Home Portuguese Dark moments in Night Train to Lisbon

Dark moments in Night Train to Lisbon

by Bernard O'Shea

I have caught Night Train to Lisbon. In this instance it was not a real comboio (or trem as Brazilians would call it) but the film of that title. Still, armchair travel while you’re sitting in a cinema with a big screen in front of your eyes and a glass of wine in front of your lips is a pleasant experience. Especially if it includes the sights of Lisbon.

The film had mixed reviews, even though it has big names in it such as Jeremy Irons, Charlotte Rampling, Christopher Lee and acclaimed German actor Bruno Ganz, who died recently, but I enjoyed it. A dull professor from Switzerland (played by Irons) saves a suicidal woman on a bridge in Bern but she soon scarpers off, keaving in possession of her red coat, a book by a Portuguese author and a train ticket to Lisbon, used as a bookmarker.

Intrigued, and needing excitement in his life, he decides to use the ticket himself and heads off to Lisbon to do some literary sleuthing. In Portugal, he begins to see the world in a new light. There’s a love interest and some tense drama in flashbacks involving members of the Portuguese resistance just before the revolution of 1974.  (“What if your first assignment was to kill your father?”).

The film is in English, but I’m including it in the ‘Portuguese film’ category as it will interest anyone who has emotional ties with Portugal.  According to Visit Portugal, much of the film was shot in Lisbon’s historic districts and the main streets of Rua da Bica and Rua Misericordia. The trailer below still works,  even if it looks like the link is broken.

Read the book Night Train to Lisbon

The film is based on the novel of the same name (translated from German) by Swiss writer Pascal Mercier, and judging by the reviews on the Amazon website, it seems to be one of those books that you’ll either love or hate. While many reviewers awarded it five stars out of five, some gave it just one star. One review claimed that reading the book meant being subjected to “an involuntary language course in Portuguese“. Heaven forbid!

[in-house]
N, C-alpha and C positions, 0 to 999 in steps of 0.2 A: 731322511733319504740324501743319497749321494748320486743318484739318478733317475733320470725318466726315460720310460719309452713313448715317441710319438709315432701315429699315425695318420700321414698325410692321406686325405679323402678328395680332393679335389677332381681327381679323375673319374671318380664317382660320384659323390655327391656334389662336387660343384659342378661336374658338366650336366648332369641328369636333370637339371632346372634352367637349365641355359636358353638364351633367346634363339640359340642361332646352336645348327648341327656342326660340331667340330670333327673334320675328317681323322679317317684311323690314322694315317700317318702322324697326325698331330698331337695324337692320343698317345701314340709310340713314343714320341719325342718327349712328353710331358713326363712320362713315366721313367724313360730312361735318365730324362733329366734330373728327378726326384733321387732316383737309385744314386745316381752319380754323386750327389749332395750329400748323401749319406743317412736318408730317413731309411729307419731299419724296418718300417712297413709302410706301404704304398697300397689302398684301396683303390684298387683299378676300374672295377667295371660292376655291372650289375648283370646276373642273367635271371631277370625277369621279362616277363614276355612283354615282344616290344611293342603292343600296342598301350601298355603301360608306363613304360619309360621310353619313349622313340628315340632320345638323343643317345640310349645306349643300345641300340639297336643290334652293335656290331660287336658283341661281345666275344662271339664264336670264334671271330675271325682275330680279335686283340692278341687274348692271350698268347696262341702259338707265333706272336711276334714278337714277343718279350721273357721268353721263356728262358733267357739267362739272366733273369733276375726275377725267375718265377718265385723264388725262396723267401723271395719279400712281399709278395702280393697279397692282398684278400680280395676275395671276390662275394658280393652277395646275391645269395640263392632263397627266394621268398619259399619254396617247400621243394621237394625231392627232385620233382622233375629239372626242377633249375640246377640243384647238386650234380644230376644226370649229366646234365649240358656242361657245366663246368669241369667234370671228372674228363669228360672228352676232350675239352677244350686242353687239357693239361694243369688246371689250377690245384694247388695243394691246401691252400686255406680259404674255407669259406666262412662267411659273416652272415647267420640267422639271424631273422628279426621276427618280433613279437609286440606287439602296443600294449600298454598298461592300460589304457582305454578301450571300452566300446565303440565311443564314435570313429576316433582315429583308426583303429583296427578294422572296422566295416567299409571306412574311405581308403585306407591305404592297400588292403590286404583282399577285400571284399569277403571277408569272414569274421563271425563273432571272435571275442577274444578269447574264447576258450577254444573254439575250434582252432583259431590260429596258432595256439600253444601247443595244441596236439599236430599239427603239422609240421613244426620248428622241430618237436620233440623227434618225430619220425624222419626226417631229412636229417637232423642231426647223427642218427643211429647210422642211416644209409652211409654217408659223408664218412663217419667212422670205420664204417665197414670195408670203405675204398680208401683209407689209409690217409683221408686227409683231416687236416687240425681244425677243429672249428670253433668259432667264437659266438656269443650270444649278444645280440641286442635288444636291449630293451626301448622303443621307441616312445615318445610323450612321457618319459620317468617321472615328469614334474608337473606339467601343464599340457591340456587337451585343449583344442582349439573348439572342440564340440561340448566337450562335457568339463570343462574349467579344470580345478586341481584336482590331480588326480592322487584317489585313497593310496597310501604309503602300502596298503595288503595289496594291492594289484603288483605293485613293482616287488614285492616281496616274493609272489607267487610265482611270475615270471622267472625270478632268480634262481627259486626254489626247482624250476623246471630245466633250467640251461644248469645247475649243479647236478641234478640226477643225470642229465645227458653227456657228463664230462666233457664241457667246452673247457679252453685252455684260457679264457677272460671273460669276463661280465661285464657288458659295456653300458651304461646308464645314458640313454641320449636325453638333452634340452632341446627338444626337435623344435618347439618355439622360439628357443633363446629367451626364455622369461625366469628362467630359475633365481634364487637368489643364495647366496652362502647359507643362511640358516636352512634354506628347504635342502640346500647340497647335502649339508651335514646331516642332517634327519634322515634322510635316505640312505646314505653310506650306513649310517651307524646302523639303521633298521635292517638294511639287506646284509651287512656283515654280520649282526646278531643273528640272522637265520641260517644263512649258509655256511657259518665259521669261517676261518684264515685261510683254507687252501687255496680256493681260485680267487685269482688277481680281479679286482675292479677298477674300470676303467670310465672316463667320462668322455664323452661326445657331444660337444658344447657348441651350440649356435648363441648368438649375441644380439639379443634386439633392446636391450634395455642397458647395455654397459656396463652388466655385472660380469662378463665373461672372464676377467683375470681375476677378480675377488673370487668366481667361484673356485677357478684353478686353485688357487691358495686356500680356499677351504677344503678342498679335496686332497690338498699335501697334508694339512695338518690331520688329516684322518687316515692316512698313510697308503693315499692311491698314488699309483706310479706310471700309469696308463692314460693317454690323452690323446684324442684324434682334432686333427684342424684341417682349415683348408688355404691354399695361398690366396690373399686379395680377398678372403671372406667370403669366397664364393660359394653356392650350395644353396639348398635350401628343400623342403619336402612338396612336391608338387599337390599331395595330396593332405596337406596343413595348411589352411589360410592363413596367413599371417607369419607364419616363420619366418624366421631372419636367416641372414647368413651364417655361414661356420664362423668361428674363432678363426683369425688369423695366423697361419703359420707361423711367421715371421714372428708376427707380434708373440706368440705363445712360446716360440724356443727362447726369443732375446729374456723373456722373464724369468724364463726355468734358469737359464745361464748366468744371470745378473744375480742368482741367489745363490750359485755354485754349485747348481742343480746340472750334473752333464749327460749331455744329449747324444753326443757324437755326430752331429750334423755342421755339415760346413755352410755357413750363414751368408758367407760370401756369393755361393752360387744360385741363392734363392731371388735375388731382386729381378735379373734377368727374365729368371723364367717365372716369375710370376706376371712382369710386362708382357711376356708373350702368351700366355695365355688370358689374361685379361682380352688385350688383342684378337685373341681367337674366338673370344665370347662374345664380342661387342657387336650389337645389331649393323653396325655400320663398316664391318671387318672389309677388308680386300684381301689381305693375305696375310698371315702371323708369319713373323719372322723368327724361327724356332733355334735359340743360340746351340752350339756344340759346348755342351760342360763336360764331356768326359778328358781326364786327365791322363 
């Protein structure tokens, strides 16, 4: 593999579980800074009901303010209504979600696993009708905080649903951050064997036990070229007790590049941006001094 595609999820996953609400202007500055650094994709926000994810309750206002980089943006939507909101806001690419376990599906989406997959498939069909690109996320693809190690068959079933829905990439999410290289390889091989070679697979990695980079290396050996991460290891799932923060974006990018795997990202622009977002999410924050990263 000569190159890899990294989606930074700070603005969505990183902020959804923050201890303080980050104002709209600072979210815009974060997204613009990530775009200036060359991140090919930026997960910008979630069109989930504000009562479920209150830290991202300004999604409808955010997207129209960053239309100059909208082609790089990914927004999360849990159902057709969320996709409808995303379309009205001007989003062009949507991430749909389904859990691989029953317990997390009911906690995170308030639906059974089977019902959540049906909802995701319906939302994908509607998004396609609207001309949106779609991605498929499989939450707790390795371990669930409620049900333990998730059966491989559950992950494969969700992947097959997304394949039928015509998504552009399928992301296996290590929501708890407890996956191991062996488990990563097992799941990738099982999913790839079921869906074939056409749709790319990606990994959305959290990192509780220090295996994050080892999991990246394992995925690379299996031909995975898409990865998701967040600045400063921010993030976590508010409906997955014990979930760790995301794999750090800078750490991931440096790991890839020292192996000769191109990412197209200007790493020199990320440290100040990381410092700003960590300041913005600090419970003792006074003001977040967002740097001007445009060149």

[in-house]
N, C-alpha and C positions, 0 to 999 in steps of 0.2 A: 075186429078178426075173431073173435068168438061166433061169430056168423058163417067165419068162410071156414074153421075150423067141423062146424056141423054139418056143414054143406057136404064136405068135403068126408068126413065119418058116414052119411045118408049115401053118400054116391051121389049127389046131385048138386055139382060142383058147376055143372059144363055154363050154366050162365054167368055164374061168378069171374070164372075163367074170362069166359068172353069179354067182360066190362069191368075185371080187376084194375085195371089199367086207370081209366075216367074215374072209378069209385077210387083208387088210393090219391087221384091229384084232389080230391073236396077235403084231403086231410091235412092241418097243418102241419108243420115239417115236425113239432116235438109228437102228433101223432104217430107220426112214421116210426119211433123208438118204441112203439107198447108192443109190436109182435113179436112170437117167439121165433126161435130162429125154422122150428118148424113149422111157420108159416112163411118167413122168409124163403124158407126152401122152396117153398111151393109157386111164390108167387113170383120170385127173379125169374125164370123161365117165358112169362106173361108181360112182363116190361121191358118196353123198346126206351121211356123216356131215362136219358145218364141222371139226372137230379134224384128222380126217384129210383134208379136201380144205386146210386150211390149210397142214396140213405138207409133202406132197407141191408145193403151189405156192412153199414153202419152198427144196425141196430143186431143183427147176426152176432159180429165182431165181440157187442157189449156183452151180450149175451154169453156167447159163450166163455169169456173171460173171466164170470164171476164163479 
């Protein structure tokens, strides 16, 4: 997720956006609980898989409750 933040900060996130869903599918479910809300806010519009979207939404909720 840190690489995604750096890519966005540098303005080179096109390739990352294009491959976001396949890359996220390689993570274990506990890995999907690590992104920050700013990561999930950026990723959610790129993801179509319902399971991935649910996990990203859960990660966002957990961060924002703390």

There wasn’t much Portuguese spoken in the movie, so for a deeper immersion in Lisbon, you might like to buy the book. In that case your immersion in a language course will be voluntary.

You can also go to Lisbon via my articles on the travel website Time To Wander. I haven’t taken a night train to Lisbon, but I’ve taken the night train from Lisbon to Madrid, and a day train to from Braga in northern Portugal to Lisbon. M5R


See also: Flower power: Portugal’s Carnation Revolution

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0 comment

bearspawprint 06/12/2013 - 2:49 pm

Time to watch some flicks!! Thanks.

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Bernard O'Shea 06/12/2013 - 2:56 pm

Enjoy, cheers

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ladyofthecakes 06/12/2013 - 8:46 pm

I’ll be in Lisboa in a couple of weeks, YEY!

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Bernard O'Shea 07/12/2013 - 11:10 am

That’s great! What’s on your itinerary?

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ladyofthecakes 07/12/2013 - 9:01 pm

Eating cakes! What else?!

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Bernard O'Shea 09/12/2013 - 10:58 pm

Lol. Make sure you eat some in Sintra (great place) and Belem as well as the centre of Lisbon.

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ladyofthecakes 09/12/2013 - 11:08 pm

Will do! Thanks for the pointers 🙂 Although, where good cakes are concerned, I’m like a homing pigeon…

wannabe polyglot 07/12/2013 - 6:18 am

I’ve always wanted to go to Lisbon! I’ll have to get that movie, thanks for the rec.

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Bernard O'Shea 07/12/2013 - 11:09 am

Hi, Lisbon is a lovely, laid-back city, one of those places that after a couple of days of getting your bearings, you just roam at will, as if you belong there.

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